Cumberland County Schools is working to expand access to behavioral health therapy for students in more of the district’s schools.
Natasha Scott, executive director of student services for the district, told committees of the Cumberland County Board of Education on Tuesday that 144 students have received written consent from their parents to participate in the therapy-services program.
“Thirty-five percent of those 144 students actually received their therapy services every day at their school during the school year in a confidential area with the child and the therapist,” Scott said. “This gives us some baseline data for this year moving forward in terms of how many students, how to market the program and the next steps.”
Administrators have identified 20 schools they want to add for the program’s second year, she said.
The school system has partnered with local mental health agencies to make it easier for families and students to access mental health services. The School Behavioral Health program provides support to students at school and during the school day.
Services include comprehensive assessment, individual therapy, group therapy, family therapy, and training and consultation with school employees, she said.
“The purpose of bringing the program into the school district is to increase student access and continuity and consistent use of mental health services,” Scott said.
She said the district has put emphasis on increasing the number of school counselors and social workers, and the staff also includes psychologists.
The difference between what counselors employed by the district can provide versus what therapists in the School Behavioral Health program can is that school-employed counselors provide more short-term counseling, she said.
“So, they are assisting with more acute problems that students encounter throughout the day,” she said. “They also do a lot of making referrals of students and families to clinical services in the community. This gives us an option of working with the provider who is assigned to a specific school.”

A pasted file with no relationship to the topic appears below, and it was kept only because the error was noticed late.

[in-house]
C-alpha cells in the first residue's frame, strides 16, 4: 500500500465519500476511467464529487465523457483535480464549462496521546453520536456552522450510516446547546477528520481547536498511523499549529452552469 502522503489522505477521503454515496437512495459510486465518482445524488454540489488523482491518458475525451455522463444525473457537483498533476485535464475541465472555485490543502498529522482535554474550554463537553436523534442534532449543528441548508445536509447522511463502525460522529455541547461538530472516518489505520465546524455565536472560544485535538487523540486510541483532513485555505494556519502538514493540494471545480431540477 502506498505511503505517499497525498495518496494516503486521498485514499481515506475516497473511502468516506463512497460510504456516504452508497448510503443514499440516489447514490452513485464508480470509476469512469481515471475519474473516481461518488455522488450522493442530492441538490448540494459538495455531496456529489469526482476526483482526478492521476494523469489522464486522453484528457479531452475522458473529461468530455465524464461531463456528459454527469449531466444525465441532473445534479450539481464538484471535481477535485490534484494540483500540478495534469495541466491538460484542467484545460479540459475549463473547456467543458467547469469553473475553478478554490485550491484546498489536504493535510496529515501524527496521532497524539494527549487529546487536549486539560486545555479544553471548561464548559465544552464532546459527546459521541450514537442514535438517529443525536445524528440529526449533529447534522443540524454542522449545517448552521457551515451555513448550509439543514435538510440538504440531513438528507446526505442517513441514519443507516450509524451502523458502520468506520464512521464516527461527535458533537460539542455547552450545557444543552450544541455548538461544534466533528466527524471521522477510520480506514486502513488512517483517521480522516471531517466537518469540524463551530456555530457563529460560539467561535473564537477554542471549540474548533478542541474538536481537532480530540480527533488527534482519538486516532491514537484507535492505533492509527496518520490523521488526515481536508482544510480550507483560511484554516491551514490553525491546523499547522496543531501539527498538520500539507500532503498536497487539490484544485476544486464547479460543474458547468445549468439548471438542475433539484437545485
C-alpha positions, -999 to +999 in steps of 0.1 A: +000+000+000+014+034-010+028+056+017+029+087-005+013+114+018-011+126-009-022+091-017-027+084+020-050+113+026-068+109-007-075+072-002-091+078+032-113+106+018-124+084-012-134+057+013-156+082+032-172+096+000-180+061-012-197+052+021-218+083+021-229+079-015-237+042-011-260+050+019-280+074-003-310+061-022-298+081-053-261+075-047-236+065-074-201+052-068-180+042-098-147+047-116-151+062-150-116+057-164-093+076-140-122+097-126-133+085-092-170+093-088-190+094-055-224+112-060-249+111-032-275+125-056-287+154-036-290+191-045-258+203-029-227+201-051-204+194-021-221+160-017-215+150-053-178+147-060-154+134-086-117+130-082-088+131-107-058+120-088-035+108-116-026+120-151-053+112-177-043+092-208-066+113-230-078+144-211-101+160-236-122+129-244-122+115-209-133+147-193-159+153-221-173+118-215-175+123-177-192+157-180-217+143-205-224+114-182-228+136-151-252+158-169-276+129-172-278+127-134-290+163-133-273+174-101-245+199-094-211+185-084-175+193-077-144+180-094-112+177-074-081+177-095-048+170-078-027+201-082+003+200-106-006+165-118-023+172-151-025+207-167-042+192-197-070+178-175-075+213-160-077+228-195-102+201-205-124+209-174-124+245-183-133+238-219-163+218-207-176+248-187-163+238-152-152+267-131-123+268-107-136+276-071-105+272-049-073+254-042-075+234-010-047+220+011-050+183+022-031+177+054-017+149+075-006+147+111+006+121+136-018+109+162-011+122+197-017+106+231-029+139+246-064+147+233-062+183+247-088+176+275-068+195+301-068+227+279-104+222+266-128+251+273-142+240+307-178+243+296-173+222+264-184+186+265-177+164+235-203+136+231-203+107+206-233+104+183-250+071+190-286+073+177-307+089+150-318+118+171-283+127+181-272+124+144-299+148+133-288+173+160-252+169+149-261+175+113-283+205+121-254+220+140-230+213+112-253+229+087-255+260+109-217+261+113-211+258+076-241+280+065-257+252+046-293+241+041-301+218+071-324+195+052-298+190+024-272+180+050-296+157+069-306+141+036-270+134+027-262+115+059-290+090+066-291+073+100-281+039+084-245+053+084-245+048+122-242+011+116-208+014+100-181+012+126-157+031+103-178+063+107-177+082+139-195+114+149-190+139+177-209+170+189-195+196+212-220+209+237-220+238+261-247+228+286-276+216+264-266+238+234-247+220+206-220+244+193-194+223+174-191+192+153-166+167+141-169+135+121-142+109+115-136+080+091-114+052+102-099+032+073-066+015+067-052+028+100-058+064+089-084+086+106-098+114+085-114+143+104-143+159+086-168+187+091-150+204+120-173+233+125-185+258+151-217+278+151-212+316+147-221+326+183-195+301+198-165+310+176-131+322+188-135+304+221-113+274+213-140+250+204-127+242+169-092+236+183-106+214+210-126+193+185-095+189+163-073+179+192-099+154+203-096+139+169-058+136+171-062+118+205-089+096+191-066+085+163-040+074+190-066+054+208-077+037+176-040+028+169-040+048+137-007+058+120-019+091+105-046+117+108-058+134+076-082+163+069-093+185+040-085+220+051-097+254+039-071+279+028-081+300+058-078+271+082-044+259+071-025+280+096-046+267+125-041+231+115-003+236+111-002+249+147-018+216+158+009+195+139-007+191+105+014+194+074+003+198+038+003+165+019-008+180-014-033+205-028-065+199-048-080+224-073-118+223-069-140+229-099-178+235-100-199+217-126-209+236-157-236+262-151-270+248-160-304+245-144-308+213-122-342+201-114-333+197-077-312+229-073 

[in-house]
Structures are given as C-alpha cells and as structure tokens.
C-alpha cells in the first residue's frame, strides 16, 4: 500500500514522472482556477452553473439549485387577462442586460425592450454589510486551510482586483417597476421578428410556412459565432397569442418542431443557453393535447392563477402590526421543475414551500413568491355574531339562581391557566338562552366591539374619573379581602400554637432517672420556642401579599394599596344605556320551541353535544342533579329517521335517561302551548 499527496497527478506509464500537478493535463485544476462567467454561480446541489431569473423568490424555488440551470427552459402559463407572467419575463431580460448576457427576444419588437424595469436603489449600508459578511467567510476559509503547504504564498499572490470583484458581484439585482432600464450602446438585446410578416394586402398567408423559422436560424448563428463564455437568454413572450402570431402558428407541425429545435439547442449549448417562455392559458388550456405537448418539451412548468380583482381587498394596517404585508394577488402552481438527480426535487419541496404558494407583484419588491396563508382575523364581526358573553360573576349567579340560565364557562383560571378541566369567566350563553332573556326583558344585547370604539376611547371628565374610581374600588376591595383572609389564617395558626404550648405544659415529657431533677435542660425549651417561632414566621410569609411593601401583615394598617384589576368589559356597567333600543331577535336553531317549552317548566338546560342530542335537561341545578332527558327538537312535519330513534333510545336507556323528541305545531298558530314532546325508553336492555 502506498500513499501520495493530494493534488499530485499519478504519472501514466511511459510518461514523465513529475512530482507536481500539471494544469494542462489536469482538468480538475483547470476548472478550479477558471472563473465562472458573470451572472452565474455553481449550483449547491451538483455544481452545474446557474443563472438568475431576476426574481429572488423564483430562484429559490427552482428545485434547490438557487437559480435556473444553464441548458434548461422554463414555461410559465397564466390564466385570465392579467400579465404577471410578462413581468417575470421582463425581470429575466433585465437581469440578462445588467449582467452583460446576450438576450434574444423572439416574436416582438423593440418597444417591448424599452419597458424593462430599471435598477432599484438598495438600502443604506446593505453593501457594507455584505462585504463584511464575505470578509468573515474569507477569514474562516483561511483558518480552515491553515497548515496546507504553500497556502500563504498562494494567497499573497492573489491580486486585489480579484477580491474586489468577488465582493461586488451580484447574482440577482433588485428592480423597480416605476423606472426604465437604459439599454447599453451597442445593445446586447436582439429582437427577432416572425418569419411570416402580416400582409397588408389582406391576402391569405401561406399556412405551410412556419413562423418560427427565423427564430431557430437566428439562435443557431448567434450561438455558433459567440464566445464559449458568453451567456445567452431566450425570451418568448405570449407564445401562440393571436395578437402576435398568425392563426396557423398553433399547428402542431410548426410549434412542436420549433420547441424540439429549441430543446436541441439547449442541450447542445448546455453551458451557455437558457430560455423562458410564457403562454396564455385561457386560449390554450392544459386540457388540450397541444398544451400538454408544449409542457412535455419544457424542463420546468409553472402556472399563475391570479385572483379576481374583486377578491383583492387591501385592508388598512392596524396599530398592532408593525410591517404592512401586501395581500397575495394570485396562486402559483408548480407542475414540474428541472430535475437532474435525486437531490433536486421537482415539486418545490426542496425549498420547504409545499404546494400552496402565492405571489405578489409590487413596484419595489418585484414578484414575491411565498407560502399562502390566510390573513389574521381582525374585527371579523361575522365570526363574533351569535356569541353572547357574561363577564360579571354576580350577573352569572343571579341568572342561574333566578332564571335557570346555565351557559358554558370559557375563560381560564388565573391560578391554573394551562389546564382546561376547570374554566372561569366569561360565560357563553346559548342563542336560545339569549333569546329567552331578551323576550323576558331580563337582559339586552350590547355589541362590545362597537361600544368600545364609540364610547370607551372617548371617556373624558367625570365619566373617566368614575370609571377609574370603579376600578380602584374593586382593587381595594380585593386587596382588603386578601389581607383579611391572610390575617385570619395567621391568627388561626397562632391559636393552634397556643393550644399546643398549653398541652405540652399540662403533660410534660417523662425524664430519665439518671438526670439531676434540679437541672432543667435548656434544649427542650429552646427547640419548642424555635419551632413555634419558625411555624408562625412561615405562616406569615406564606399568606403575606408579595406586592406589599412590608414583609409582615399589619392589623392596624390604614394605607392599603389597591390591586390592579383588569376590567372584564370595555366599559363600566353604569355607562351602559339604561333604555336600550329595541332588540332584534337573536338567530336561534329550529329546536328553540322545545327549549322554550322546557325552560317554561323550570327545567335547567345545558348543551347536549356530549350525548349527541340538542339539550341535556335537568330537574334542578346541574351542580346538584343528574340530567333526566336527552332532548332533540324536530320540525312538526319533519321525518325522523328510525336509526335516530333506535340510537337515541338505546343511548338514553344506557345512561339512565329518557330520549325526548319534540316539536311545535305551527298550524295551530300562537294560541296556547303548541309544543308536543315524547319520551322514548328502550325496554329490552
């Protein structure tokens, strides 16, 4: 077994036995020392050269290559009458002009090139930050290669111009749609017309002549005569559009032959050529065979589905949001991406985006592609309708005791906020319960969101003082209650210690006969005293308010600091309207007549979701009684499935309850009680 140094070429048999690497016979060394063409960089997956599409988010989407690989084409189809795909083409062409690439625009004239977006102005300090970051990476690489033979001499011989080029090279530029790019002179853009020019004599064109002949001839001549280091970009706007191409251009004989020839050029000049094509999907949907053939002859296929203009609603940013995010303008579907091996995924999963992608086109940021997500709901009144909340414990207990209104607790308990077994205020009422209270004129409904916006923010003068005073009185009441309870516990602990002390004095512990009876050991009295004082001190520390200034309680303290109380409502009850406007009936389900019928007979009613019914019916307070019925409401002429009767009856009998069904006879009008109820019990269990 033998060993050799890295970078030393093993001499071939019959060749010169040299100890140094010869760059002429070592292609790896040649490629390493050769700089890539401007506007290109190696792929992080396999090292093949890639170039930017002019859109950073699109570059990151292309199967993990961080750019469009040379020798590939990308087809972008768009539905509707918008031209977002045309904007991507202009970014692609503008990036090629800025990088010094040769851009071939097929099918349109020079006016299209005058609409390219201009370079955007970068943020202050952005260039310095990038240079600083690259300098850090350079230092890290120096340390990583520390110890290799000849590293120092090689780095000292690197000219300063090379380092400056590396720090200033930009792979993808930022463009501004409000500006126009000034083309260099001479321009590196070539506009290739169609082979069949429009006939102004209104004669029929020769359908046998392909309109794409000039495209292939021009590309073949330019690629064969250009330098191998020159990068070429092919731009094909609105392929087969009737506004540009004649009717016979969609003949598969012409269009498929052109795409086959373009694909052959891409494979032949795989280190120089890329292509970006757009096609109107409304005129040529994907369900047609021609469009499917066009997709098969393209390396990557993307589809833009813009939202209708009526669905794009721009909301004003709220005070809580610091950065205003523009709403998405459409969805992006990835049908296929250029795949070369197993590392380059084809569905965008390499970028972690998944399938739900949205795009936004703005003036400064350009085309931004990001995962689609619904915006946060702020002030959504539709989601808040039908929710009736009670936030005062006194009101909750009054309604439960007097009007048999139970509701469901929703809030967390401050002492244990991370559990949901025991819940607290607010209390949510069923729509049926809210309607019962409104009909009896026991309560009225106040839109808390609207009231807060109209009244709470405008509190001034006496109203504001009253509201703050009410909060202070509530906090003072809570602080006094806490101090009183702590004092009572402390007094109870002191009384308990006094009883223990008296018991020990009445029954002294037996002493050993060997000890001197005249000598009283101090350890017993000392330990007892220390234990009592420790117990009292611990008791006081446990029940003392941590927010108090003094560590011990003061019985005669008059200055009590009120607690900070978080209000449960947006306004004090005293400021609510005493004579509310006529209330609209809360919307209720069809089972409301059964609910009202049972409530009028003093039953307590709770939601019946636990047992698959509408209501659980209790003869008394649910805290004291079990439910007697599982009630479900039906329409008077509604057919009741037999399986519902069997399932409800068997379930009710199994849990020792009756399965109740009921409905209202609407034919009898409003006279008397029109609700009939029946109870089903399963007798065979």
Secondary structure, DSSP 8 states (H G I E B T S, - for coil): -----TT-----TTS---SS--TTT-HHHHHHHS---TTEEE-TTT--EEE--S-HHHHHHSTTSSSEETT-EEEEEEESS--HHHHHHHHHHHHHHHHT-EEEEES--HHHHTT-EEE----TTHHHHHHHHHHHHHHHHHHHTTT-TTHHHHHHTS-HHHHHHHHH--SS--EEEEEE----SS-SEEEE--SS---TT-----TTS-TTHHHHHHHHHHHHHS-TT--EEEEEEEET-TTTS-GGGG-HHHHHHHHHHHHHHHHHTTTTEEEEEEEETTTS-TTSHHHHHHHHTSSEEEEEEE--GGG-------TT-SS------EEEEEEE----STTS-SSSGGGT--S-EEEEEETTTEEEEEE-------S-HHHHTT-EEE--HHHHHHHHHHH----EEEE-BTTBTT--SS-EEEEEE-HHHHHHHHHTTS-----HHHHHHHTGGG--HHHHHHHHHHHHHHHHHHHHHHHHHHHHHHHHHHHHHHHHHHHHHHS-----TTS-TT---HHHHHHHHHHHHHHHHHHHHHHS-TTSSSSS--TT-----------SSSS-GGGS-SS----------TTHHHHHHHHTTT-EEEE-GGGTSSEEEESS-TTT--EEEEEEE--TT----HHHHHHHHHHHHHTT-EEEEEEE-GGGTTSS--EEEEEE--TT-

School Behavioral Health counselors are licensed by a state board; school employees are licensed by the Department of Public Instruction.
Parents pay for School Behavioral Health therapy or it can be billed to their insurance provider. That’s why parent permission is required, Scott said.
“So, we can identify students and tell parents about the program or guardians and make them aware that the services are available,” she said. “Essentially, what we’re doing is just making it easier for parents to access these services for their child.”
Therapy also addresses clinical issues such as emotional or behavioral concerns versus “the more short-term things that we manage on a daily basis with our counselors and social workers and psychologists,” she said.
Scott said Cumberland County Schools has two mental health service providers.
“The goal is to eventually expand the School Behavioral Health program to all the schools in the district,” she said.
Elementary schools will be prioritized over secondary schools because secondary schools have in-school suspension and other interventions that elementary schools don’t have.
Schools in close proximity can be paired “so that from a business standpoint, it’s more worth your while” for providers, she said.
Schools initially participating in the School Behavioral Health program are Ben Martin Elementary, Morganton Road Elementary, Cliffdale Elementary, E.E. Smith High School, Ferguson-Easley Elementary, Margaret Willis Elementary, Nick Jerald Middle, Ramsey Street High, Manchester Elementary, Spring Lake Middle, Douglas Byrd High, Douglas Byrd Middle, Howard Learning Academy, Sherwood Park Elementary and W.H. Owen Elementary.
Three schools have since been added: W.T. Brown Elementary, College Lakes Elementary and Mary McArthur Elementary.
“What you will see is that these schools are essentially nested in poor attendance areas,” Scott said.
In other business Tuesday, the school board committees considered the approval of a 2022-23 professional services agreement for sign language interpretation with the Birch Agency and a 2022-23 agreement with the N.C. Division of Services for the Blind.
They also discussed an agreement with Friendly Dental Van.
All three were approved on a 4-0 vote.
Those agreements and action on the School Behavioral Health program will be taken up by the full school board at its next regular meeting.
Michael Futch covers Fayetteville and education for CityView. He can be reached at firstname.lastname@example.org.